GateHouse Media CEO Mike Reed has been collecting six-figure annual bonuses while his journalists haven’t had raises in seven years. As reported here last week, a health-care reporter at GateHouse’s Springfield (IL) State Journal-Register works at McDonald’s on weekends to make ends meet. This cartoon was drawn by Chris Britt, who was laid off from the State Journal-Register in 2012.
I called Milwaukee schools spokesman Tony Tagliavia to see why the board wants the Journal Sentinel’s Erin Richards taken off the education beat. He had colleague Denise Callaway forward a letter that school board president Michael Bonds addressed to Journal Sentinel editor Martin Kaiser earlier this month. In it, Bonds wrote:
My concerns fall into four basic areas of concern, virtually all of which involve Ms. Richards: factual errors, failure to fairly report or assess data/information, failure to cover critical meetings and events, and typographical errors. I have outlined examples of those concerns in this letter, but can provide the exact documentation upon request. For the sake of not being repetitive, these situations involve Ms. Richards, unless otherwise noted.
Bonds added in his Oct. 1 letter that “it is my opinion we have reached a critical point and I am asking you to assign someone other than Ms. Richards to the education beat.”
It doesn’t look like that’s going to happen though. Kaiser told me on Wednesday “the MPS agenda is stupid and a lie.”
Richards had not seen the letter until this morning when I sent her this link. “A heads-up [by Bonds] as a courtesy would have been nice,” she says in an email. Kaiser didn’t see it, either. “I have never been contacted by anyone at MPS asking that Erin Richards be removed from covering MPS,” he says.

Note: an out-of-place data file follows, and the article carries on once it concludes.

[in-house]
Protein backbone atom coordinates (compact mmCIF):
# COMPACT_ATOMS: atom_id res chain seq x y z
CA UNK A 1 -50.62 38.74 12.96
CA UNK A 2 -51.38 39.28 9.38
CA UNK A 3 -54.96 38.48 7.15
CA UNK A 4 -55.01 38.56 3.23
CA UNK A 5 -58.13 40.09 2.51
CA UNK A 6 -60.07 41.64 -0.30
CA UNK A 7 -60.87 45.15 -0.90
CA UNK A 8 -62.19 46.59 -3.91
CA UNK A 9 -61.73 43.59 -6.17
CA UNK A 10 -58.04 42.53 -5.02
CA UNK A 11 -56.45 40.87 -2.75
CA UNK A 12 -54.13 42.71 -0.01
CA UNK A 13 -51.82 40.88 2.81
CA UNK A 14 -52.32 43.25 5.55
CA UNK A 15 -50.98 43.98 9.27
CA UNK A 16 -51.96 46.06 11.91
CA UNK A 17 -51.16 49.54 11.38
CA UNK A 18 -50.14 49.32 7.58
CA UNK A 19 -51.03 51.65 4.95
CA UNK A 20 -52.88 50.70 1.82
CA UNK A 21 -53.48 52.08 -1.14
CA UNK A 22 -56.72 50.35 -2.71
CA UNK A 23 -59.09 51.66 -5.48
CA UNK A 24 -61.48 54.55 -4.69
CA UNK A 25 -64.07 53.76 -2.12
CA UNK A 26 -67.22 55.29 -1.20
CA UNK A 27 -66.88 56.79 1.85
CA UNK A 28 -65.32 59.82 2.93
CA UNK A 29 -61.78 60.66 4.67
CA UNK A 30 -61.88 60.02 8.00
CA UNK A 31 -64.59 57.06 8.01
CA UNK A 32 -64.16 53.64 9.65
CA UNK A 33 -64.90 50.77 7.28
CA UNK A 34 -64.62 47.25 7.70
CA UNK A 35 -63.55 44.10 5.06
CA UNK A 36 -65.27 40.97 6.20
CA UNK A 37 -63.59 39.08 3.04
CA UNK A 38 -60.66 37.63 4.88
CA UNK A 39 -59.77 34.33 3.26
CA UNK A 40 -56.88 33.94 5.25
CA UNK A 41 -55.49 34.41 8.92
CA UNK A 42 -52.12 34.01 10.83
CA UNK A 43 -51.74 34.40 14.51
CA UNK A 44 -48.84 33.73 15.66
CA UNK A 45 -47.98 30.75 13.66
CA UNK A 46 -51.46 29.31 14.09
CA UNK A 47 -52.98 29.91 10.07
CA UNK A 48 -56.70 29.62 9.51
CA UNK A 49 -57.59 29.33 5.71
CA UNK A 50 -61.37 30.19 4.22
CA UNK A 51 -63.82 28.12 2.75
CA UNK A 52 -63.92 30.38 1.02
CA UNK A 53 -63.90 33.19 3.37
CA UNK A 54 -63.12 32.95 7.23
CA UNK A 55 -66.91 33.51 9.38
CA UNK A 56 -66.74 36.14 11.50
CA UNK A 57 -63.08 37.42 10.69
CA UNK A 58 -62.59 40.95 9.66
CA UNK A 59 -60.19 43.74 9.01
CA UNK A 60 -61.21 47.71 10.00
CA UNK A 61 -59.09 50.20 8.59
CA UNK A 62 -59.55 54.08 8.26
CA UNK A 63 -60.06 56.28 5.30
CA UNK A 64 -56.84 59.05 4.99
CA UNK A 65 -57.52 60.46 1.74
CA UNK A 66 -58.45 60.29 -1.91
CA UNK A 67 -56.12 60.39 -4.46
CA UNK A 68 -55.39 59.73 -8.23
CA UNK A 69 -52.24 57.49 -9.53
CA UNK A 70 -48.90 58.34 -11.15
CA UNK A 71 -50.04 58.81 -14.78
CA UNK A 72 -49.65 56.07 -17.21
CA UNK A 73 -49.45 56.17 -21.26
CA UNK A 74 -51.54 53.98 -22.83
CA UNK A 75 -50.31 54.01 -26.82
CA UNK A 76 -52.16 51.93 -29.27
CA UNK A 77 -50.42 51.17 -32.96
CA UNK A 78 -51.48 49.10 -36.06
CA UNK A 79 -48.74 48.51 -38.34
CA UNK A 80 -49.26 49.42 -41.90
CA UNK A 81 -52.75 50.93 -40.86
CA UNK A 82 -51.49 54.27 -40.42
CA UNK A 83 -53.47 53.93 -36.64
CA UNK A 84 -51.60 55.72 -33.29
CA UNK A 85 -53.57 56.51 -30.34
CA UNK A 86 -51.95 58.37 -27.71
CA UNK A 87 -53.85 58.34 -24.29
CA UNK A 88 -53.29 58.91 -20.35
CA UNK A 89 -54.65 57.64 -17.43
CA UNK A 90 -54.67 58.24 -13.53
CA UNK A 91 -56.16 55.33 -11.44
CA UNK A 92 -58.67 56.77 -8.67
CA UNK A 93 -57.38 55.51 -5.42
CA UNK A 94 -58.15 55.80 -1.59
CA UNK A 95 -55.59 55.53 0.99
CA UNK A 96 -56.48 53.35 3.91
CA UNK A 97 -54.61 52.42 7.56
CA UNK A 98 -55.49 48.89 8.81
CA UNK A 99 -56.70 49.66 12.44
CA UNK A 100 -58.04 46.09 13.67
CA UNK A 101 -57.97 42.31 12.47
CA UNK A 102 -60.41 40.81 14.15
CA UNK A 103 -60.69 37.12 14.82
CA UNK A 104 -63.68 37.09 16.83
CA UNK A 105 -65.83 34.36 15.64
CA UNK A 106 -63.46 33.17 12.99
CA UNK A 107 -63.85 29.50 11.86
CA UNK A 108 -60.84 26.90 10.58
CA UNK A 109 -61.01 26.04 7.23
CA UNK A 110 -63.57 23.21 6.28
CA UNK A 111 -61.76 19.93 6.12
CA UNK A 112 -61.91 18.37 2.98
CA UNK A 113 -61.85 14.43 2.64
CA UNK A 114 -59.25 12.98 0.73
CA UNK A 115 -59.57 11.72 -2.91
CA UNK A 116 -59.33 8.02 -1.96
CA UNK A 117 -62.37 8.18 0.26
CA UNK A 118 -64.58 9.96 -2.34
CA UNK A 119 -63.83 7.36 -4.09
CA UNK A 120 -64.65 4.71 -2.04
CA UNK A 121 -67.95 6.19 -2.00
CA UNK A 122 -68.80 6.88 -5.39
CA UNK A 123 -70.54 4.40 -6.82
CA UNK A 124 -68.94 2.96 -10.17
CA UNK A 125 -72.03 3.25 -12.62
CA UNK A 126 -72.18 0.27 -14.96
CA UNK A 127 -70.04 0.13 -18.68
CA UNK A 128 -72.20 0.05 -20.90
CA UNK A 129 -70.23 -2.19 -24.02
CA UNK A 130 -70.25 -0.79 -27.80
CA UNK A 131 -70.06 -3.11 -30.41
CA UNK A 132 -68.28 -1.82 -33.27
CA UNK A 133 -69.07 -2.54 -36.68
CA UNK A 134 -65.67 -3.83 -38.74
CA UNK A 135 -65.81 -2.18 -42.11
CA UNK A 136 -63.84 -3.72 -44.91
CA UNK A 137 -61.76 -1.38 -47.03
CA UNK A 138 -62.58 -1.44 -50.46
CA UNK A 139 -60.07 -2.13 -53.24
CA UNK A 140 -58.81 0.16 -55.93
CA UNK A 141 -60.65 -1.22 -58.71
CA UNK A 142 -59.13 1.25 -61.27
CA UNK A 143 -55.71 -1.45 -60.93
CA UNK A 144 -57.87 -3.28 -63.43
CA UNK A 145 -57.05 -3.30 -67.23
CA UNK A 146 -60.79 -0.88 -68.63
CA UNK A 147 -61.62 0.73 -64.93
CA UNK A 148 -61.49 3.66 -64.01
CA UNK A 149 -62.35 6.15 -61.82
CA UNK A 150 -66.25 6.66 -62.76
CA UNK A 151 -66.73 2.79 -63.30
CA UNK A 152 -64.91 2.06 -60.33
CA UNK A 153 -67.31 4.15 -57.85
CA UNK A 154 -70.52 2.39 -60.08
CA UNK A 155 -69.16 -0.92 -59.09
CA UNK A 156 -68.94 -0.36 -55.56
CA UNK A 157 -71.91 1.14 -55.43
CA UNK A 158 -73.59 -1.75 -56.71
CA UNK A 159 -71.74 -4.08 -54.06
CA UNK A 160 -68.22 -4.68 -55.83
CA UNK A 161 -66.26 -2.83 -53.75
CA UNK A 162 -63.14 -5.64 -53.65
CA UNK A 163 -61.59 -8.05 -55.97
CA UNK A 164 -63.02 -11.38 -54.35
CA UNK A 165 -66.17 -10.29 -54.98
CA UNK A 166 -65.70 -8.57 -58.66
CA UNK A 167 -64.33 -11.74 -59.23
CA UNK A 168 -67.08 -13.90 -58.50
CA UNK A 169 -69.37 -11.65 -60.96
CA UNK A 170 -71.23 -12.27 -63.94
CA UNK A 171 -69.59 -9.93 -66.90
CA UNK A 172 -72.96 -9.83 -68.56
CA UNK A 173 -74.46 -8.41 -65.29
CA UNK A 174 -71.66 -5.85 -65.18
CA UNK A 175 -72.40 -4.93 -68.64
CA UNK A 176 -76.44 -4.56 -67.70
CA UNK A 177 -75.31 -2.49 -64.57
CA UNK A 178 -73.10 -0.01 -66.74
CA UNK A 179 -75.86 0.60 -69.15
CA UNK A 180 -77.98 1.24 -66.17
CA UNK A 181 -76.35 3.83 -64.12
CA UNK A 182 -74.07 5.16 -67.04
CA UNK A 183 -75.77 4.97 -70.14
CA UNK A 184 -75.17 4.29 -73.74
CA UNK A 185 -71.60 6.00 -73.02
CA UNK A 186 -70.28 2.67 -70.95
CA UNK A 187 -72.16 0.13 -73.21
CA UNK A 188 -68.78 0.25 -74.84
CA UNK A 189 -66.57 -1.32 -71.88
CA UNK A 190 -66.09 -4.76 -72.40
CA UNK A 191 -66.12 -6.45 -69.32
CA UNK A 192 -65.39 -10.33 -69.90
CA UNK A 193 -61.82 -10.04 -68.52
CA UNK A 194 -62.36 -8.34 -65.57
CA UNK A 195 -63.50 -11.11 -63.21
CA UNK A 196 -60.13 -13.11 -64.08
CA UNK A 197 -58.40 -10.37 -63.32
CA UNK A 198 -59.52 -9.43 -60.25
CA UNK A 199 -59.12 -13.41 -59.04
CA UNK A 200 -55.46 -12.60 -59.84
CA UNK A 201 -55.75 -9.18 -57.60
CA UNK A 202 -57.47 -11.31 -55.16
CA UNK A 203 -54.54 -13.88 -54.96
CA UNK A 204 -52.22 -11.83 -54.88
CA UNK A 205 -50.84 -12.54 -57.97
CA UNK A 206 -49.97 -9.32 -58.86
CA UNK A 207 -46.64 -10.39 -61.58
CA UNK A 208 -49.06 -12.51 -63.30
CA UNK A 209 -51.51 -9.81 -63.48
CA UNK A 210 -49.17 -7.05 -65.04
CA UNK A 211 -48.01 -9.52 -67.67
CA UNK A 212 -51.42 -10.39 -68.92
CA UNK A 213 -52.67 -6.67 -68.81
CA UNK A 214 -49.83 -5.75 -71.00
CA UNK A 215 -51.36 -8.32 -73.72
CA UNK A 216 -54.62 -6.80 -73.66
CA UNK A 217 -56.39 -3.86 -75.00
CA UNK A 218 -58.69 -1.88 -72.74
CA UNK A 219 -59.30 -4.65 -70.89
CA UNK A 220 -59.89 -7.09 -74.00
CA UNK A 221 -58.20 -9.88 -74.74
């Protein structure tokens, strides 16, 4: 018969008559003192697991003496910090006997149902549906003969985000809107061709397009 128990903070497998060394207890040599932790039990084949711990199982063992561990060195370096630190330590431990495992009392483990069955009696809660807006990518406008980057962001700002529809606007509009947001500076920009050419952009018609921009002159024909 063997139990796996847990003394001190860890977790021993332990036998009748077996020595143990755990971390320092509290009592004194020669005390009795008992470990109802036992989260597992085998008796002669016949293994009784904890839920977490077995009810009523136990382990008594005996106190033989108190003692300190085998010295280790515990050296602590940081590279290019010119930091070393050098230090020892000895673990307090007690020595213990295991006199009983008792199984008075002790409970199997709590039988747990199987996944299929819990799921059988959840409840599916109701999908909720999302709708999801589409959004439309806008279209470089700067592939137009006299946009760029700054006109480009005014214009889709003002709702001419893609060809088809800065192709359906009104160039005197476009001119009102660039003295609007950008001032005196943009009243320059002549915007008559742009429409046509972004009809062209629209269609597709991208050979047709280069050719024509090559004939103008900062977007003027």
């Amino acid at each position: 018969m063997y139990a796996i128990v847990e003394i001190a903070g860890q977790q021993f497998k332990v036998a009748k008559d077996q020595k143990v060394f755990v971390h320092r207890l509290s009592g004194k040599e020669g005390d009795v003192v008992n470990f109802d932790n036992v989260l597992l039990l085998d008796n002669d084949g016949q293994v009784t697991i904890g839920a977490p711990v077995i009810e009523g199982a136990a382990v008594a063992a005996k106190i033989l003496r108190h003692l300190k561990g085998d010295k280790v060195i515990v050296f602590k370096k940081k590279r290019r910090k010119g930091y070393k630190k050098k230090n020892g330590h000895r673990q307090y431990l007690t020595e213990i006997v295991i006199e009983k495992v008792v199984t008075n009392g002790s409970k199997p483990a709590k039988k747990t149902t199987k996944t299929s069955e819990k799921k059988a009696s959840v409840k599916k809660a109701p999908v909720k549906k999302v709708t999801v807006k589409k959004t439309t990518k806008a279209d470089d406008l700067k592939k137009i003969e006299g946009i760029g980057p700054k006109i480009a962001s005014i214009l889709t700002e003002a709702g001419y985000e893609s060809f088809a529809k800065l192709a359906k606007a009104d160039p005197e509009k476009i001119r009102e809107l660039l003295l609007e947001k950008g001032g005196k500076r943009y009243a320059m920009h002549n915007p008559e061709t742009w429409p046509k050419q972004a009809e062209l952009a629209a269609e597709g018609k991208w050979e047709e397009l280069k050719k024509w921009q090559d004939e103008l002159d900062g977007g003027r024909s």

Richards says “most of the concerns raised [in the letter] are very minor, given the quantity of stories I write – and their complexity.”
And the issue about not attending meetings? Of course I don’t go to every MPS committee and whole board meeting anymore. I have to do this job during the day as well, and with only one person on the beat, that means increasingly I have to advance agenda items before they happen, or follow-up on stories after votes have been taken.
The letter also neglects to note that all MPS board meetings are broadcast on local 88.9 FM. So I spend much of my free time on Tuesdays and Thursdays listening to the board meetings. That way, I can keep up with discussions that suddenly turn interesting, while still having a bit of a life. Or at least cooking dinner.
I asked Urban Milwaukee editor and former Milwaukee Journal Sentinel reporter Bruce Murphy what he thought of Richards’ work. “I think she’s a solid reporter,” he writes, “and I haven’t seen any signs of obvious bias. But it’s worth noting that Richards operates in a different environment than the Journal Sentinel of old. The paper is less beat-oriented these days and more enterprise oriented. That seems to result in less day-to-day coverage of MPS than the paper used to do.”
Will Richards be at tonight’s meeting?
“I will not,” she says. “After reviewing the items slated for action, I don’t see anything that’s immediately newsworthy. Bonds’ report to the board is an informational item, so it’s not like the board will be voting on my job performance.”
Update 4: Schools spokesman Tony Tagliavia emails on Friday afternoon:
Because I believe a question was raised about the Journal Sentinel receiving the letter from President Bonds you referenced, we double-checked. Our records confirm Ms. Callaway sent an email on President Bonds’ behalf with the letter attached on October 2 and it was received by the Journal Sentinel server (see below).